By Lindsay Toler
By Chad Garrison
By Brett Koshkin
By RFT Staff
By Lindsay Toler
By Riverfront Times
By Danny Wicentowski
By Pete Kotz
He says the commander's men briefly translated the articles, first for two Arabs in their party and then into Urdu for a man from Pakistan. Then, he says, they started beating him, saying, "You are a very stupid man. Nobody will flee from Islam. You see that God gave you to us. We were looking for you in the higher, but we found you on the earth."
They took him outside and carried miniature paintings and other valuables out to their small Japanese trucks. Shoved into the yard, Barikzy heard the commander tell his men to pour petrol throughout the house and burn it.
They drove for about two hours, north into the mountains, and when his captors untied him from the truck, Barikzy says he heard "very faint moaning, like a sick dog," and smelled a sick-sweet rot. As he walked, his feet brushed against what he knew instinctively were bodies, and they did not move. "For half-an-hour, there was silence all around me; they went somewhere to pray and worship God," he says. "I was crying, imagining what would happen to me. It was morning now -- I could feel the sunshine -- and because they tied my eyes so tightly I was feeling very much pain in my eyes." He also felt someone watching him, and then a prickle of alarm heralded the others' return from prayer: "The commander, whom they called Mullah Anwar, said my eyes should be opened. When they took off the turban, my face was all swollen, everything was cloudy, but after a few minutes I could see everything clearly. The commander was tall, with a long black beard, and he wore a long white shalwar (dress tunic) and a white turban. He told me to look around and see all the different kinds of tortures. I saw naked bodies -- old people, young people, women, children. Some were still alive. Suddenly I started shouting and crying loudly because they had not taken me to a court for any trial; they just brought me straight to the torture place. I said, 'If I am a criminal, why don't you punish me according to the law?' and the commander said, 'This is the law of Islam.' He asked if I knew what would happen to me, and I said, of course, he would kill me. Then he told me, 'Whoever fights with pen against Islam, they should not be killed suddenly. We will kill you gradually.' He told one of his men to get a bayonet and take out my eye."
Gesturing for his wife to take their 2-year-old, Silsila, into another room, Barikzy removes his glasses. His face is expressionless, the eye socket the bright red of fresh blood. "They took a syringe and shot acid into the eye that was bleeding," he continues, voice dull. "I started jumping -- it was boiling. Then they put pepper and salt in there, and I passed out. They said for three days and nights I was passed out."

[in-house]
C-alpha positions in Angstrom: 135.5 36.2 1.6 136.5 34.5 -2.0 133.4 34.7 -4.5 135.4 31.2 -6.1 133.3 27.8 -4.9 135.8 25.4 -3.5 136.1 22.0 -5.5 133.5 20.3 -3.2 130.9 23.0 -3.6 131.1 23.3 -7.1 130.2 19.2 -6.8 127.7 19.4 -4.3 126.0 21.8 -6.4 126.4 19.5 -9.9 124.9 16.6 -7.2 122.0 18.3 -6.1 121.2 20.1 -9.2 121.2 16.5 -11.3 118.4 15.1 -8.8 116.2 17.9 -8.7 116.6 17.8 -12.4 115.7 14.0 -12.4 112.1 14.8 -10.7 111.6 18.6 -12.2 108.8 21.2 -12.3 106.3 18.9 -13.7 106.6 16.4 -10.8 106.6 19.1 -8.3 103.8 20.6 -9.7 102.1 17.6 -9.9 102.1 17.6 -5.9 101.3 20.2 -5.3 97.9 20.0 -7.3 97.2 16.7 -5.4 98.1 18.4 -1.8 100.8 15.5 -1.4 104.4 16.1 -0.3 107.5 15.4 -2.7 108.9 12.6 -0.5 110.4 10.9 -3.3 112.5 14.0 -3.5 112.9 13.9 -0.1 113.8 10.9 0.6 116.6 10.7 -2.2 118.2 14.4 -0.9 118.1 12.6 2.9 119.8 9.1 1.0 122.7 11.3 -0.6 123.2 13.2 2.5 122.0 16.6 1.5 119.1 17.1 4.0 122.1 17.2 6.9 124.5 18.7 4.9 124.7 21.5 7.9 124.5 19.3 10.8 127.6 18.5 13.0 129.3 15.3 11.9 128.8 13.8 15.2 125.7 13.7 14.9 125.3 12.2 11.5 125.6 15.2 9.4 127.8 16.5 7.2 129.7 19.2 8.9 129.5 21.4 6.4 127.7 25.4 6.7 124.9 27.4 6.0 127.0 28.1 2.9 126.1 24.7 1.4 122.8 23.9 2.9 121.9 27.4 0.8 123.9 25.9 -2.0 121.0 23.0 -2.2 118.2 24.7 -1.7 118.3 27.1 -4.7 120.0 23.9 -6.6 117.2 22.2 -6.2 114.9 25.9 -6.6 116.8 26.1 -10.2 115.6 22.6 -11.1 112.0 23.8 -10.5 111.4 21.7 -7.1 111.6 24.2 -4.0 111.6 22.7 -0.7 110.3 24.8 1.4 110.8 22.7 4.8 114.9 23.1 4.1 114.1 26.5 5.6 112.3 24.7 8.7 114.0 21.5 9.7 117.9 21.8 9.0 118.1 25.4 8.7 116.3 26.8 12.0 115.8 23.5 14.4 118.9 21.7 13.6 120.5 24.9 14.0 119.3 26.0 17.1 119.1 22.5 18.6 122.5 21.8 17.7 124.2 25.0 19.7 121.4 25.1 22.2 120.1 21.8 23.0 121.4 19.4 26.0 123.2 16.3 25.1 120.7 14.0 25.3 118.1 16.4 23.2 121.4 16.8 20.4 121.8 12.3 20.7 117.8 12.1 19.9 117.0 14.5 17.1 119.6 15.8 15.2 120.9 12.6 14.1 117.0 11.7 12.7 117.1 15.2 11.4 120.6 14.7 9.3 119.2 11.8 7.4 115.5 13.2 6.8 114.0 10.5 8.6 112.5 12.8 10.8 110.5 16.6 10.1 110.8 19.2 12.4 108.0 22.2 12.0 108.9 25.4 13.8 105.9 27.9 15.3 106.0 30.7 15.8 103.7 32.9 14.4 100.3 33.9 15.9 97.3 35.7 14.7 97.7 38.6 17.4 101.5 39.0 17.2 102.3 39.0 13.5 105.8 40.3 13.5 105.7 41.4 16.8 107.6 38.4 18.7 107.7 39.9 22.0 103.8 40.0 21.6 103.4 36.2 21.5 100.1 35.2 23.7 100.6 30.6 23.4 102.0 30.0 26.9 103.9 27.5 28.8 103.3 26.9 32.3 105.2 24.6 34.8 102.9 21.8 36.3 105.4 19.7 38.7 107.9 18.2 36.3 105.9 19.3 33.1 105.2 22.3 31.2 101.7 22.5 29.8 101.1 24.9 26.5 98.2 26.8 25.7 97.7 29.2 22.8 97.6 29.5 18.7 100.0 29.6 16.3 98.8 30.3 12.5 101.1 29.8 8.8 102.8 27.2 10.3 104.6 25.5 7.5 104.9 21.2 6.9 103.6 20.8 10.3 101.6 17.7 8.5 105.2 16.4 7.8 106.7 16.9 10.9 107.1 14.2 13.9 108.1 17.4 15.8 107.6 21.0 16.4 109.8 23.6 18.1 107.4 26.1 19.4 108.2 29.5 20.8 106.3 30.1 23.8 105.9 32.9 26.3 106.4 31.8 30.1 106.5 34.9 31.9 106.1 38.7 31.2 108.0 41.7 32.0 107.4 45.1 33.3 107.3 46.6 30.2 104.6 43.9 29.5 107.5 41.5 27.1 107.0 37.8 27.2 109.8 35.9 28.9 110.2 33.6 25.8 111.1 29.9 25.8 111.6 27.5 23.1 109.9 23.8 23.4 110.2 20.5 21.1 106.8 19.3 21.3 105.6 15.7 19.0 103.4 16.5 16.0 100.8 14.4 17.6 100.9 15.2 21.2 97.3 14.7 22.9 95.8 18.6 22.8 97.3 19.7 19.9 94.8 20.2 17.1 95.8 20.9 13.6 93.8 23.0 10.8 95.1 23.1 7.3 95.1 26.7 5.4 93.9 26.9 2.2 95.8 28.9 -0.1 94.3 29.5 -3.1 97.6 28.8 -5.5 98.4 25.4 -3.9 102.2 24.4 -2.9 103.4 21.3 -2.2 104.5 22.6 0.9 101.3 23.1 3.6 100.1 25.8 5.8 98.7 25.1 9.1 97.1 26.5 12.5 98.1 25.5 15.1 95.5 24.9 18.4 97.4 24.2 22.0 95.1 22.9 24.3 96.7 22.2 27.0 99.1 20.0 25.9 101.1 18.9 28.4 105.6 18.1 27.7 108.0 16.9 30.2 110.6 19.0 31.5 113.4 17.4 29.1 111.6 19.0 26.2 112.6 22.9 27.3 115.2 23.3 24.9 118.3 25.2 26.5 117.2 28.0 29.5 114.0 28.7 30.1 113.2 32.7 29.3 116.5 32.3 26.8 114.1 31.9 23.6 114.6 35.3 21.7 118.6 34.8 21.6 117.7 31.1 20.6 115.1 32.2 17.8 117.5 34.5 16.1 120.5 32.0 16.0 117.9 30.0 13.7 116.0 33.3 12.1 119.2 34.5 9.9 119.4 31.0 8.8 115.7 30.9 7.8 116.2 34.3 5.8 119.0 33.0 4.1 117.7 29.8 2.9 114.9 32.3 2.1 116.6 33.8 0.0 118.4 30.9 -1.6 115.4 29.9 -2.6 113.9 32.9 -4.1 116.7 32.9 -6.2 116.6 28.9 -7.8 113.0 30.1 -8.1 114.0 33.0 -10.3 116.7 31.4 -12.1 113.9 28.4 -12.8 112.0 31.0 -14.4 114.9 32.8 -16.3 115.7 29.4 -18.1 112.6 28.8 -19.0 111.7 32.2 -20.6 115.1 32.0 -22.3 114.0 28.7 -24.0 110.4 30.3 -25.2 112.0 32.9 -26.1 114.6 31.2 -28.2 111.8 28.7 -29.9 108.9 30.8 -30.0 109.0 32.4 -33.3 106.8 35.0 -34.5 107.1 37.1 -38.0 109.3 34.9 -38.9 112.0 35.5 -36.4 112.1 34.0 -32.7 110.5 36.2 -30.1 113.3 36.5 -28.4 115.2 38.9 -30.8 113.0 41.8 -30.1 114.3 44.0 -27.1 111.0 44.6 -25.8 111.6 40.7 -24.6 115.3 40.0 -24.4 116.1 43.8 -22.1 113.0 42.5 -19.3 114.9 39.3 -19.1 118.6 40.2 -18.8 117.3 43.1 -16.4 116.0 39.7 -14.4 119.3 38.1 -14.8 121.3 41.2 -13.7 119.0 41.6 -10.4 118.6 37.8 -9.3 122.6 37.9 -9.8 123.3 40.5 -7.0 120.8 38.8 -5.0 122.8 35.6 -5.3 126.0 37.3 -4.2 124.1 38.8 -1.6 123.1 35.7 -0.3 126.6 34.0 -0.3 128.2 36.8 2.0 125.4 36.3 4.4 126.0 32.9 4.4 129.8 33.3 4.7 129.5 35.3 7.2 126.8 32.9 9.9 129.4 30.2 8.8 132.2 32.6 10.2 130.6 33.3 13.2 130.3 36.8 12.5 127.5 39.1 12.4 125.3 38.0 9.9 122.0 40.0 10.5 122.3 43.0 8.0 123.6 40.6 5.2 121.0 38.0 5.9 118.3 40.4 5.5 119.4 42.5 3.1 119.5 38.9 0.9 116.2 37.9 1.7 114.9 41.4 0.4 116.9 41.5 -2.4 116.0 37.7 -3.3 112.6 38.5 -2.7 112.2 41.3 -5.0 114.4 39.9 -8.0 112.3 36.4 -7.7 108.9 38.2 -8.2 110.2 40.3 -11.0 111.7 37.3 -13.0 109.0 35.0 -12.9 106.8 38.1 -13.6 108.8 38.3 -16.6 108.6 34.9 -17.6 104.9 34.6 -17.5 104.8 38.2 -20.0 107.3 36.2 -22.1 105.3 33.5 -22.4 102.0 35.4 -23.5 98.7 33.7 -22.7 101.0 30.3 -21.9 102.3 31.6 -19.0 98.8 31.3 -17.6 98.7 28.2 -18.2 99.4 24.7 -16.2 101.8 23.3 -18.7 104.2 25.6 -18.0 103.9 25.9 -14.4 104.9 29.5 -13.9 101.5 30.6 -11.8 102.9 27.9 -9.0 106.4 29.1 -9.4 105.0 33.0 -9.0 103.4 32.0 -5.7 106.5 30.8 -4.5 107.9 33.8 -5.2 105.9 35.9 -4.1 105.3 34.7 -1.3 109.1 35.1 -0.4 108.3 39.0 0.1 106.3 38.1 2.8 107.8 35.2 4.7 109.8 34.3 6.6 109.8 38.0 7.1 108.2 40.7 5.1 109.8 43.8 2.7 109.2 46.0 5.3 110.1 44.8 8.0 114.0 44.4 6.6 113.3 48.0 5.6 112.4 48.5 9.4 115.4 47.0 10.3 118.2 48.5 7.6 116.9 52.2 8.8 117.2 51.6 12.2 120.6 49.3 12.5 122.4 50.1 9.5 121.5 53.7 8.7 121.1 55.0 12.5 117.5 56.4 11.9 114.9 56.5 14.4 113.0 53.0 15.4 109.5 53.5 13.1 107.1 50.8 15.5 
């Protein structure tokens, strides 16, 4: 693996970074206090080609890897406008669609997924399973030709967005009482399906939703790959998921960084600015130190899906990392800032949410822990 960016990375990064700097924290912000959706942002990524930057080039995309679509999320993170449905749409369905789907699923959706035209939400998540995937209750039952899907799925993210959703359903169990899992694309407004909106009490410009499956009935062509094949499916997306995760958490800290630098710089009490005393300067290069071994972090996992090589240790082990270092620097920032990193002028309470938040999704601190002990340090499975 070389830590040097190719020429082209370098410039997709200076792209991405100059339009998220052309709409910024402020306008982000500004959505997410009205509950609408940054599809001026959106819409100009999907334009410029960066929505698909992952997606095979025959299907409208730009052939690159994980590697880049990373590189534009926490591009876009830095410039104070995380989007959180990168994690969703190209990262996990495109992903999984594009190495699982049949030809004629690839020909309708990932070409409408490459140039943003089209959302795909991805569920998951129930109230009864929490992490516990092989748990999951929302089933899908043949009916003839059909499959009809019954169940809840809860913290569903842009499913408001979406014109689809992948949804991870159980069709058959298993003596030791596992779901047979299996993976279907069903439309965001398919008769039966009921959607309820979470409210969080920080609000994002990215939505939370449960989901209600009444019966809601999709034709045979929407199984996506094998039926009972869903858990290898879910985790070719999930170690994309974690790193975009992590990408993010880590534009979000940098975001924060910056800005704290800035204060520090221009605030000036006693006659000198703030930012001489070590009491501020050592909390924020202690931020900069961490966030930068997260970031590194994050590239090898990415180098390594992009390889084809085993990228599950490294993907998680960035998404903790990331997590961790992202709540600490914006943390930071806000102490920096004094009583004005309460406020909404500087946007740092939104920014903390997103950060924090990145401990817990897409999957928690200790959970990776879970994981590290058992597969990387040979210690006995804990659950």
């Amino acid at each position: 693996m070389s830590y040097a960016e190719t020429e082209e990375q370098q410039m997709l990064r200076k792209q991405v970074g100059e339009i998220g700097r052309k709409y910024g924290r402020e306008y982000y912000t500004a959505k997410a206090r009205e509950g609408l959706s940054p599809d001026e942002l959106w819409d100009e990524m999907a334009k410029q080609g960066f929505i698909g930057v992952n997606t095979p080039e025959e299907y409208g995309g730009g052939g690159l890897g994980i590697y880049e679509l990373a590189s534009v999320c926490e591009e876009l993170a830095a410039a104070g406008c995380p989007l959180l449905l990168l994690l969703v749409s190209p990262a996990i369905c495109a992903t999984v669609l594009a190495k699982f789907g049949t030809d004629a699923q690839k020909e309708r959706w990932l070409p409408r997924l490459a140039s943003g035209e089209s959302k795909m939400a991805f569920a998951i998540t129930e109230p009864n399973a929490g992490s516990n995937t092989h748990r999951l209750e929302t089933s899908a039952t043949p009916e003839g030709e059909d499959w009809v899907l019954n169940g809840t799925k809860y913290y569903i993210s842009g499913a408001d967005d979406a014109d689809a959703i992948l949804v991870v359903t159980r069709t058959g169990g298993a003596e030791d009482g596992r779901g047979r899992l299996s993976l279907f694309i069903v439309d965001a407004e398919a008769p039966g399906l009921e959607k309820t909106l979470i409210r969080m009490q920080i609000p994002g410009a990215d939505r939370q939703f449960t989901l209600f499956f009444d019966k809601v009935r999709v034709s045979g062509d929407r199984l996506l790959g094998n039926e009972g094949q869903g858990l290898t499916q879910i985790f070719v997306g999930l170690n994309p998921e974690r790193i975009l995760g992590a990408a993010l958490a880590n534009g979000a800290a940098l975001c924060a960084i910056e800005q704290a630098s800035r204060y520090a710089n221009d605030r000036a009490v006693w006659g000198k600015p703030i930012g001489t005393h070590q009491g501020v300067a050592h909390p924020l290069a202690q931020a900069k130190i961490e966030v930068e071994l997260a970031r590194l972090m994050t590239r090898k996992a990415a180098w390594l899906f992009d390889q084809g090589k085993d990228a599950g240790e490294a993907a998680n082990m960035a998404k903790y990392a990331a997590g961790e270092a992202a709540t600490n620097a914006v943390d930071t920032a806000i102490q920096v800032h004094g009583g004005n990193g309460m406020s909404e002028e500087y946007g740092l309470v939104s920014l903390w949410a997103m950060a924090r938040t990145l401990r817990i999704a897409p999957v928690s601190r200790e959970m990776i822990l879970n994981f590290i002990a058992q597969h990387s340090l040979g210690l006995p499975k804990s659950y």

When he woke up, they brought him a glass of tea and a little bread, gave him a cloth to clean his face and a tablet to relieve the pain and a fresh tunic, because his had been torn and blackened. "They were never friendly; they kept insulting me the entire time," he adds. "I did not understand why they did those kind things until later, when another prisoner told me they offer tea and bread so we survive longer and they may torture more and get more blessing. They think they are doing the jihad for God's sake, so for them, a person like me, a Communist who didn't believe in God, it was a pleasure for them to torture me.
"Later that day, the commander came with two Arab men and said they shouldn't give me a big torture today, just two simple ones. They cut my earlobe off. I said, 'Why don't you cut the whole ear off?' and they said the next time they would. They put the lobe in my hand and said, 'Look at this.' Then they put salt and pepper in the wound, and for almost half-an-hour I was crying and shouting and they were looking at me, laughing." He falls silent, and the muscles in his jaw and arms clench until they quiver. "It was better for me to die than for them to laugh like that."
Finally, he says, "Another man came who had a very terrifying face. He filled the syringe with acid and injected on the inside of the forearm." He holds out his right arm, turning it to show the welt. "I was burning and shouting, 'Please give me water!' but they wouldn't. When they injected it, I felt like they were pounding a bunch of nails into me. Minutes later I was losing the skin, and the meat, the flesh, it was bubbling and there was a big hole, very red, as if a dog had taken out the flesh.
"Then they told me that for one week I could relax."